Maize hypoploids are derived from non-disjunction of the B-A chromosome from a B-A translocation stock. In a genetic sense, a hypoploid has part of one chromosome arm missing, and is hemizygous for that particular arm segment. Preliminary study showed that a B-A translocation per se will not have any significant effect on kernel weight, plant height, and leaf size. This result suggests that the B chromosome and the break point of the translocation will not have a critical deleterious effect on proper genetic function of the genome. But in hypoploids, when one chromosome arm is missing, different chromosome arms show different effects on kernel weight, plant height, and leaf size. Our studies show that the degree of effects is not highly correlated with the length of chromosome arm fragment, but is highly dependent on the missing arm. In other words, certain chromosome arms are more critical than others for the expression of those quantitative traits. This implies a non-random distribution of genes that are important for the expression of a quantitative trait. It also implies clearly that genetic dosage effects can be immediately observed, if gene doses are altered.
Materials used for this study came from progenies in an ongoing project for converging TB's to inbred lines. TB-carrying pollen parents at the BC3 level with A619 were crossed onto genetic testers for identification of hypoploids. Samples of 100 kernels were weighed and the percent reduction for hypoploid versus sib endosperms was calculated. Hypoploid plants were identified in the field and plant height and leaf width were measured. The physical arm length missing (Table 1, A) was calculated from data on breakpoints (Kindiger et al., MNL 60:50) and arm lengths (Maize for Biological Research, p. 52).
Results showed that the hypoploids of TB-1Sb, TB-1La, TB-5Sc, TB-7Lb, TB-9Lc and TB-10L19 have substantial effects on kernel weight (Table 1, B). A 0.48 correlation coefficient between physical chromosome arm length and kernel weight was obtained, which implies that kernel weight reduction was not directly proportional to physical arm loss. The plant height of hypoploids is consistently smaller than that of their normal sibs, but TB-1Sb, TB-1La and TB-9Lc have greater effects than others on plant height (Table 1, C) and on leaf width (Table 1, D).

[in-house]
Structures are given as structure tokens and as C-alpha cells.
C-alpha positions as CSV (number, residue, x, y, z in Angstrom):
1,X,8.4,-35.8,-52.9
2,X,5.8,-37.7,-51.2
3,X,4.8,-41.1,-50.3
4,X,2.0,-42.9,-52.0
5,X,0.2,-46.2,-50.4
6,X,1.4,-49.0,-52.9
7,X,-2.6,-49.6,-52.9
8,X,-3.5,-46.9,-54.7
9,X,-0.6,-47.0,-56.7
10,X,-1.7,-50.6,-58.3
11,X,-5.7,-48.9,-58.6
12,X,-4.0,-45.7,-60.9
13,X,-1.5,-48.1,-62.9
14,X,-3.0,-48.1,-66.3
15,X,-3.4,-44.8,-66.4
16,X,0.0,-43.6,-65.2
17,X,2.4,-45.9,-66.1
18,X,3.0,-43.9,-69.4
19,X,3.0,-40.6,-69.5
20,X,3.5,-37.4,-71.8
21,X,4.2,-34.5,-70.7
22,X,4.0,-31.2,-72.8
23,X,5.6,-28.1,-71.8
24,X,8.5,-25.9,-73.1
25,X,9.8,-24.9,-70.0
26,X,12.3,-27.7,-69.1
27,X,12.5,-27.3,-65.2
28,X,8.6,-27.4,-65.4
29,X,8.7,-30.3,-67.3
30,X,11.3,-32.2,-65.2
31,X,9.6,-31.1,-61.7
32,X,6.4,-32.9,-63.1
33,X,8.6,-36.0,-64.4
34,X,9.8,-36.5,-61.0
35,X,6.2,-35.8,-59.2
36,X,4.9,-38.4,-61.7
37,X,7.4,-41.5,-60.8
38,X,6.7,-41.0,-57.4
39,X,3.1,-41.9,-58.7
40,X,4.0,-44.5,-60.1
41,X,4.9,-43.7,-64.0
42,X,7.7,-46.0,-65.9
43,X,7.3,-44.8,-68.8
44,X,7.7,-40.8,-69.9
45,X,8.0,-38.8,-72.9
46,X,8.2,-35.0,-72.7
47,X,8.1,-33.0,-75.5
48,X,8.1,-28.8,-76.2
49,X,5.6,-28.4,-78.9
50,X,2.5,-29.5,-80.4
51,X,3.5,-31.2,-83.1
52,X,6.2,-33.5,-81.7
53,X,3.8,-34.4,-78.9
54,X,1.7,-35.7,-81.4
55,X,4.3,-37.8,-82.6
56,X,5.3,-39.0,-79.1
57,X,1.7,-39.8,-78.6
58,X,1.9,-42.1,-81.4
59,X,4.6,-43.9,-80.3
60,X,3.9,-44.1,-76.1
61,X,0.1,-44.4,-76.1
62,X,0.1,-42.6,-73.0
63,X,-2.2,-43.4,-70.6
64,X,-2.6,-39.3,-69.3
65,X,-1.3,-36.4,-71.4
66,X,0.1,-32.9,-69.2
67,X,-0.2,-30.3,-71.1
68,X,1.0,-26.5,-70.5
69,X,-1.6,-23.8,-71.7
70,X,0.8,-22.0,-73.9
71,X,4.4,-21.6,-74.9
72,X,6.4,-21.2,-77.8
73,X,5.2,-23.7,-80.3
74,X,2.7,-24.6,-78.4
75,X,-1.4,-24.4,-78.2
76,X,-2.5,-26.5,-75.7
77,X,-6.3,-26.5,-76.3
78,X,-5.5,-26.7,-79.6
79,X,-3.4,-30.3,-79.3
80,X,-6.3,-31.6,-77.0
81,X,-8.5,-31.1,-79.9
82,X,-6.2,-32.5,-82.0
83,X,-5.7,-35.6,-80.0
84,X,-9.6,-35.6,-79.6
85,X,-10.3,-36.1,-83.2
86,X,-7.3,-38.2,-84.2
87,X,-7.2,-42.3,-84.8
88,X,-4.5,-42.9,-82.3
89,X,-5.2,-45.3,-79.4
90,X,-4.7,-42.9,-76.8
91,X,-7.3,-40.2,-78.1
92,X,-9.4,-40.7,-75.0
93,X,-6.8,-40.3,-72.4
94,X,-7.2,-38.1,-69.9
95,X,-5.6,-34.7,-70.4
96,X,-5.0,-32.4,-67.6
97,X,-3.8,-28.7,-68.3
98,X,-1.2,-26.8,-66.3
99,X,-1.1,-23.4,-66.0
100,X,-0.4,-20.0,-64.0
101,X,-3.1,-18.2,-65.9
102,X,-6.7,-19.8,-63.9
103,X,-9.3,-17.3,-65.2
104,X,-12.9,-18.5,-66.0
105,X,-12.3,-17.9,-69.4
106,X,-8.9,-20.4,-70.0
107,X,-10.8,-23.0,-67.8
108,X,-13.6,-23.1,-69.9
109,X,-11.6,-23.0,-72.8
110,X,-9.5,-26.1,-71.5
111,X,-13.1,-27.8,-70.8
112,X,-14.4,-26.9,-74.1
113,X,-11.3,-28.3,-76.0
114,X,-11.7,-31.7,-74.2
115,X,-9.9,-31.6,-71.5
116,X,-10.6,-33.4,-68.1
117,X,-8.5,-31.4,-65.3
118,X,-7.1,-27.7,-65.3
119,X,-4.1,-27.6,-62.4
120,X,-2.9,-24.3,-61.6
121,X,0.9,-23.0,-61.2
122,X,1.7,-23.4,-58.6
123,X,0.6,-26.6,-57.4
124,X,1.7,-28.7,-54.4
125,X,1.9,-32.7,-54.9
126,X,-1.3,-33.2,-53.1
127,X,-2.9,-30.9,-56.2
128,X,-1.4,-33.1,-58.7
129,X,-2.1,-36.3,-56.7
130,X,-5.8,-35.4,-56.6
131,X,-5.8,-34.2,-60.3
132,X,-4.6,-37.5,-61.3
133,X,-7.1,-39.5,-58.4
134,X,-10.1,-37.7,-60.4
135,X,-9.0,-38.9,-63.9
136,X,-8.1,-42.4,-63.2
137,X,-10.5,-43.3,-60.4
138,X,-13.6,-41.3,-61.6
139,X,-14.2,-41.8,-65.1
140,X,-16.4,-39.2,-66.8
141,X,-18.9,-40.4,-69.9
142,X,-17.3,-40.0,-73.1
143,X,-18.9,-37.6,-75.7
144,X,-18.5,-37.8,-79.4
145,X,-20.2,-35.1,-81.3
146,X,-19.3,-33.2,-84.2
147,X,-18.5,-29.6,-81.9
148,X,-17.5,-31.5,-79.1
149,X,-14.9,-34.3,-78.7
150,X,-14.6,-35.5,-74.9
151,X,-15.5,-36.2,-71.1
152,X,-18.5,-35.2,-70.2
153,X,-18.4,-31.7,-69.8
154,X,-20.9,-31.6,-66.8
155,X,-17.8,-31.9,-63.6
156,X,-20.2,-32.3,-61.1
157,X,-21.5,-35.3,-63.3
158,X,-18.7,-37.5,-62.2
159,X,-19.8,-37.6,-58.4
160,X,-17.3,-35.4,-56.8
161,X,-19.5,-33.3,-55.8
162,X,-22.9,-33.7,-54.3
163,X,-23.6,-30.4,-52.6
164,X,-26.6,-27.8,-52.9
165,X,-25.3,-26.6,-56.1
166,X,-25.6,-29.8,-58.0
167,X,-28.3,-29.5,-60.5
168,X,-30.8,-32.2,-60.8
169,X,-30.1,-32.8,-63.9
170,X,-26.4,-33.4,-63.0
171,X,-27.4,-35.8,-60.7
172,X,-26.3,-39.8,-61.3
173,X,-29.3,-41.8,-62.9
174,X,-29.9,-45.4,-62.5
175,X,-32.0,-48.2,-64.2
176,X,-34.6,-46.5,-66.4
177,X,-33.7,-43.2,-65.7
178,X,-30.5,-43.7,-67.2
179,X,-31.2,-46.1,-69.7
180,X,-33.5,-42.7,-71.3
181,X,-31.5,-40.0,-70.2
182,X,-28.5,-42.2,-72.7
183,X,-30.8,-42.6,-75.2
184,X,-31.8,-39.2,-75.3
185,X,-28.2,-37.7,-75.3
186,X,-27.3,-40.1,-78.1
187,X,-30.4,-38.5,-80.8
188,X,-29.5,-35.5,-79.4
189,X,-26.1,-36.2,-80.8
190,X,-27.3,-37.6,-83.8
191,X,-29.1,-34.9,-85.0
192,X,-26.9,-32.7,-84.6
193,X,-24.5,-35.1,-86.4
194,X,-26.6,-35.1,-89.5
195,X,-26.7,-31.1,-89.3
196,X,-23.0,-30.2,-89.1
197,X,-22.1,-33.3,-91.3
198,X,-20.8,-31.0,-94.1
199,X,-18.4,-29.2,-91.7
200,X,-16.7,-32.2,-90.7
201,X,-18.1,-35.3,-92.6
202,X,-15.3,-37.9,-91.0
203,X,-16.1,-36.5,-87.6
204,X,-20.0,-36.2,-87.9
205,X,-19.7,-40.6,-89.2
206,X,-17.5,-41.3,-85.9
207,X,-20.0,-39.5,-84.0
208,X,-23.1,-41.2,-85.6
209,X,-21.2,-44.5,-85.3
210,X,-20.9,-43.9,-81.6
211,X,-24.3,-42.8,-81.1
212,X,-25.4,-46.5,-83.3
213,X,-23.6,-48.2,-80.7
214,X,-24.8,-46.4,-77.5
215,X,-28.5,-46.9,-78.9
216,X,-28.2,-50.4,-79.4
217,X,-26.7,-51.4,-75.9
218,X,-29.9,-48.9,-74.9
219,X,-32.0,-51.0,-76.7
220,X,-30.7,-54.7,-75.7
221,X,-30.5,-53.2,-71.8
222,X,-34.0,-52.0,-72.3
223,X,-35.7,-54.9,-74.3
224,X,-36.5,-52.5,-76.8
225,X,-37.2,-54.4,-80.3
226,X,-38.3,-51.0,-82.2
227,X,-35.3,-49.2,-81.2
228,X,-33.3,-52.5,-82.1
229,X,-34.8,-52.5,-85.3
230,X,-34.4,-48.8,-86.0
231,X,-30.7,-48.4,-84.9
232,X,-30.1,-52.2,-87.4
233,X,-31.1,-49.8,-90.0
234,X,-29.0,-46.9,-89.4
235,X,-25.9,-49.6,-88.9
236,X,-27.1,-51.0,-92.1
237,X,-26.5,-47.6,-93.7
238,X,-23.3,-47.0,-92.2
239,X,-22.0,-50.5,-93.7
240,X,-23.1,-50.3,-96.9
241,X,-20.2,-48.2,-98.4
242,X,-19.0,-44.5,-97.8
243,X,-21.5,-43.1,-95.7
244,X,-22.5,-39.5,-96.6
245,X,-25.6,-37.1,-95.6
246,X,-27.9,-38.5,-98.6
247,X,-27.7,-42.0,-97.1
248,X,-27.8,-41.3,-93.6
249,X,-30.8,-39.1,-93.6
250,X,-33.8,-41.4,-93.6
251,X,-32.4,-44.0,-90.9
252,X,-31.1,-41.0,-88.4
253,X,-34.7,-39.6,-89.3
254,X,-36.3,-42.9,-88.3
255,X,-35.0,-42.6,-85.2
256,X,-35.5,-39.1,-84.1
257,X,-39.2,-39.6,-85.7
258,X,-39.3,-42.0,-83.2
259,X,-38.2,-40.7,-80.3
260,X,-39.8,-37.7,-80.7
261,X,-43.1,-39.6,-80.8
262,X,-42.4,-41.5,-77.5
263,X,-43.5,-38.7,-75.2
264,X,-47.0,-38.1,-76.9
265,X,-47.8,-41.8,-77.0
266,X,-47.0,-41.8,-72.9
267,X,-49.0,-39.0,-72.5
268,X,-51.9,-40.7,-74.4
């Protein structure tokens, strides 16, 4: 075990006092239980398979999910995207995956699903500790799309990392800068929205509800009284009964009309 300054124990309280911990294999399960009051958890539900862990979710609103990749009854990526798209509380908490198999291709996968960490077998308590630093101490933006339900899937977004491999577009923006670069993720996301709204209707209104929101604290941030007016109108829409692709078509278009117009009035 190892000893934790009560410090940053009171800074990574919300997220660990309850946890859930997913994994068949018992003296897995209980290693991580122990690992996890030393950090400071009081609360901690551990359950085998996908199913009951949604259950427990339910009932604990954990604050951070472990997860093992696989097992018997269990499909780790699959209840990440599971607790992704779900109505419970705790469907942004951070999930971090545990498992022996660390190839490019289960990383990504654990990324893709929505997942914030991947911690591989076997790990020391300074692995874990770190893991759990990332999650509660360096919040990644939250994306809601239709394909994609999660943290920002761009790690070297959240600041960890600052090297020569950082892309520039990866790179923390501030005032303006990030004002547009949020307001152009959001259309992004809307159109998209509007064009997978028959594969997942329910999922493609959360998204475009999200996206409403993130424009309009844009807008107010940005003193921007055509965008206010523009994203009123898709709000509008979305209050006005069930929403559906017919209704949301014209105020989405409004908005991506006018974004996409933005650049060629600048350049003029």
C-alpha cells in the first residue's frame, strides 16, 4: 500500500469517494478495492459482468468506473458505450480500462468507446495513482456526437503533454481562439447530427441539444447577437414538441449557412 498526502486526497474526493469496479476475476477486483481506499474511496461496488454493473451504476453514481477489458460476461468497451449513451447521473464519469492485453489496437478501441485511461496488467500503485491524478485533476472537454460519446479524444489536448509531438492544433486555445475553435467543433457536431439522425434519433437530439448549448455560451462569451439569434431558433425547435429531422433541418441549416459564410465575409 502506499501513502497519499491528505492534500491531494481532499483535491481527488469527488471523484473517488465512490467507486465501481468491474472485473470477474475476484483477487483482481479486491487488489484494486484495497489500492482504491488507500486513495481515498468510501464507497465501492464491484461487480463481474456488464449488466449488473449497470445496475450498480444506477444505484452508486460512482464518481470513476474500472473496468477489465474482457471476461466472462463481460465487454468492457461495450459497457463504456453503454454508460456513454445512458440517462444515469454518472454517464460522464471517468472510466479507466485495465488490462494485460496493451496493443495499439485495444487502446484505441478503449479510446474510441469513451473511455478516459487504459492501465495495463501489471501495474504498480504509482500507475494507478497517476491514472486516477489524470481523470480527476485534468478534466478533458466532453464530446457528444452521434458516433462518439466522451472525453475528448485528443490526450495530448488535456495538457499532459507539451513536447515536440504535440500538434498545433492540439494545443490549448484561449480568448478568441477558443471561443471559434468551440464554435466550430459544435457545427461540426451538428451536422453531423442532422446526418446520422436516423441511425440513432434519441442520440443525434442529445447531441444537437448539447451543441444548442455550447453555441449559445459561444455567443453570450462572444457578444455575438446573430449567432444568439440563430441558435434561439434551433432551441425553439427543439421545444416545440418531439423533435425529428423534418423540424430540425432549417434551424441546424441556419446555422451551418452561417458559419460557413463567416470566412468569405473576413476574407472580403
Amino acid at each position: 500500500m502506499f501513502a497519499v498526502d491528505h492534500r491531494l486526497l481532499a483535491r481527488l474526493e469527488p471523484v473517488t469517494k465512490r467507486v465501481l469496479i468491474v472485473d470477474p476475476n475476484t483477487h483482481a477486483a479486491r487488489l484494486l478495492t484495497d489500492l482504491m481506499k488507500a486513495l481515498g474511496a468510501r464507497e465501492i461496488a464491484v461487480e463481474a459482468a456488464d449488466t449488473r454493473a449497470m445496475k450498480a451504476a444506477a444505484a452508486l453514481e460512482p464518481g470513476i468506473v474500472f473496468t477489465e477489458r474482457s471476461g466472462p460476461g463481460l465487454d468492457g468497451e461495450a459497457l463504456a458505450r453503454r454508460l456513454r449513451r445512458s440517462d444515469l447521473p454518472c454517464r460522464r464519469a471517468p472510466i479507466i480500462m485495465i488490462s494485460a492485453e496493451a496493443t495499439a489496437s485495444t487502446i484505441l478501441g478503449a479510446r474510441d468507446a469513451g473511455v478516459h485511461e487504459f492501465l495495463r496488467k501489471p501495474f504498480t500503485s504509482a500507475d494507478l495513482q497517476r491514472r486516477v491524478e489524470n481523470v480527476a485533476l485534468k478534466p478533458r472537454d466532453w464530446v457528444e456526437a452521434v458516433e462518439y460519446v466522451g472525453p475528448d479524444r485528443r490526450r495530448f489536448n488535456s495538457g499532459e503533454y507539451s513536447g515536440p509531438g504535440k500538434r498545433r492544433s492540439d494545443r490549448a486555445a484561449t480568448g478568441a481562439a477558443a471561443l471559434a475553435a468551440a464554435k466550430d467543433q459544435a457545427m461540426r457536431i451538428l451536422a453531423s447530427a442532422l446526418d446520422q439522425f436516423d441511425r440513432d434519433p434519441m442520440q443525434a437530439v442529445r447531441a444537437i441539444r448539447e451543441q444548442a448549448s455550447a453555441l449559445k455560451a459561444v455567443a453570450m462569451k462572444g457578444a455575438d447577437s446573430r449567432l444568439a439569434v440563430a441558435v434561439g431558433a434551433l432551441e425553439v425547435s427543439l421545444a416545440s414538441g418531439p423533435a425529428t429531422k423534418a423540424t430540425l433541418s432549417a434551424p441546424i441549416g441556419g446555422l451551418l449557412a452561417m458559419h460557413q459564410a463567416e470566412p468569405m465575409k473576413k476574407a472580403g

Plant and leaf color of the hypoploids is also variable. Hypoploids for TB-7La and TB-8Lc are dark green, TB7Sc and TB-9Lc are yellow green, and those for TB-1Sb, TB-3Sb, and TB-5La are pale green. The leaf size and leaf shape of the hypoploids are modified also. TB-1Sb, TB-5Sc, TB-5La, and TB-6Lc have long, narrow leaves, TB-1La has short, narrow leaves, TB-4Sa and TB-8Lc have short, broad leaves, TB-3La and TB-7La have short, erect leaves.
Based on these preliminary results, it is evident that certain chromosome arms show a positive correlation of their genetic effects on kernel weight, kernel size, leaf width, and plant height. The long and short arms of chromosome one are very critical for normal kernel, normal leaf, and normal plant development. Since these preliminary results were based on F1 materials from crosses on different testers, the background and environment may have great effect on the phenotypic expressions. Also, the materials that were screened came only from one inbred line, and the hypoploid phenotypes cannot be used for a generalized description. In any event these results show that certain important quantitative traits are influenced by dosage of certain chromosome arm regions, and these regions are important for crop characters and their improvement.
Ming-Tang Chang, E.H. Coe and J.B. Beckett
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